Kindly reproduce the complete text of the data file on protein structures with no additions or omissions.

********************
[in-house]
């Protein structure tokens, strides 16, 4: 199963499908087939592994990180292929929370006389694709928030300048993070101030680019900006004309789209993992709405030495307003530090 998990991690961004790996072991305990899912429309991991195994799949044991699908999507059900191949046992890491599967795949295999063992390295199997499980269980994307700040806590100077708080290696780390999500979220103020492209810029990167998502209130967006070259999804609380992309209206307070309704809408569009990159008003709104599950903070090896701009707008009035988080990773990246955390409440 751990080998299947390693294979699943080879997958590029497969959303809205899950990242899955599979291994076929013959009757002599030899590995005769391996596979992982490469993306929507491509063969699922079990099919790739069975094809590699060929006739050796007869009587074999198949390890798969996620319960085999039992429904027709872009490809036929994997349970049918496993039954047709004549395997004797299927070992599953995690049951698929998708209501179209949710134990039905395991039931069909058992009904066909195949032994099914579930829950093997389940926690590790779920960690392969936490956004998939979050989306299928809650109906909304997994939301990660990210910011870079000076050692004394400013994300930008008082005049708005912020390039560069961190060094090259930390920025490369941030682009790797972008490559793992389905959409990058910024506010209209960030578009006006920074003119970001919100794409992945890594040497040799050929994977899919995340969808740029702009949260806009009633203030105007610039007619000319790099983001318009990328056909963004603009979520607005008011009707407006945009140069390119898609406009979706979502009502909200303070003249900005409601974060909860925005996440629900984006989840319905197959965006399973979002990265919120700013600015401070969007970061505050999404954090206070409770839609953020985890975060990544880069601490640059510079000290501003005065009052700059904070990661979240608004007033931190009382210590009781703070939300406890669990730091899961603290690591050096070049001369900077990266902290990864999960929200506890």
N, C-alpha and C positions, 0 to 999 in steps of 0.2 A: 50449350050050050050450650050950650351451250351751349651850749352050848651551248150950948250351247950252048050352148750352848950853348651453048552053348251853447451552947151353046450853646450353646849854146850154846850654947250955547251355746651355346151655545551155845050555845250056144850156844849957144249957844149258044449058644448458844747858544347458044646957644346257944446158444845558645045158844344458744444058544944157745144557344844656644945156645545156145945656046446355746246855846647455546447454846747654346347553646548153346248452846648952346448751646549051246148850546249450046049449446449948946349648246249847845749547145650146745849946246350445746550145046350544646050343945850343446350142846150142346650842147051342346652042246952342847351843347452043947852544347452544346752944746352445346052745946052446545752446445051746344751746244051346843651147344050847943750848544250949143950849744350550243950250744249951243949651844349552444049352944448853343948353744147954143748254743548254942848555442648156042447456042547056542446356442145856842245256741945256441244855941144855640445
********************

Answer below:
[in-house]
């Protein structure tokens, strides 16, 4: 199963499908087939592994990180292929929370006389694709928030300048993070101030680019900006004309789209993992709405030495307003530090 998990991690961004790996072991305990899912429309991991195994799949044991699908999507059900191949046992890491599967795949295999063992390295199997499980269980994307700040806590100077708080290696780390999500979220103020492209810029990167998502209130967006070259999804609380992309209206307070309704809408569009990159008003709104599950903070090896701009707008009035988080990773990246955390409440 751990080998299947390693294979699943080879997958590029497969959303809205899950990242899955599979291994076929013959009757002599030899590995005769391996596979992982490469993306929507491509063969699922079990099919790739069975094809590699060929006739050796007869009587074999198949390890798969996620319960085999039992429904027709872009490809036929994997349970049918496993039954047709004549395997004797299927070992599953995690049951698929998708209501179209949710134990039905395991039931069909058992009904066909195949032994099914579930829950093997389940926690590790779920960690392969936490956004998939979050989306299928809650109906909304997994939301990660990210910011870079000076050692004394400013994300930008008082005049708005912020390039560069961190060094090259930390920025490369941030682009790797972008490559793992389905959409990058910024506010209209960030578009006006920074003119970001919100794409992945890594040497040799050929994977899919995340969808740029702009949260806009009633203030105007610039007619000319790099983001318009990328056909963004603009979520607005008011009707407006945009140069390119898609406009979706979502009502909200303070003249900005409601974060909860925005996440629900984006989840319905197959965006399973979002990265919120700013600015401070969007970061505050999404954090206070409770839609953020985890975060990544880069601490640059510079000290501003005065009052700059904070990661979240608004007033931190009382210590009781703070939300406890669990730091899961603290690591050096070049001369900077990266902290990864999960929200506890």
N, C-alpha and C positions, 0 to 999 in steps of 0.2 A: 50449350050050050050450650050950650351451250351751349651850749352050848651551248150950948250351247950252048050352148750352848950853348651453048552053348251853447451552947151353046450853646450353646849854146850154846850654947250955547251355746651355346151655545551155845050555845250056144850156844849957144249957844149258044449058644448458844747858544347458044646957644346257944446158444845558645045158844344458744444058544944157745144557344844656644945156645545156145945656046446355746246855846647455546447454846747654346347553646548153346248452846648952346448751646549051246148850546249450046049449446449948946349648246249847845749547145650146745849946246350445746550145046350544646050343945850343446350142846150142346650842147051342346652042246952342847351843347452043947852544347452544346752944746352445346052745946052446545752446445051746344751746244051346843651147344050847943750848544250949143950849744350550243950250744249951243949651844349552444049352944448853343948353744147954143748254743548254942848555442648156042447456042547056542446356442145856842245256741945256441244855941144855640445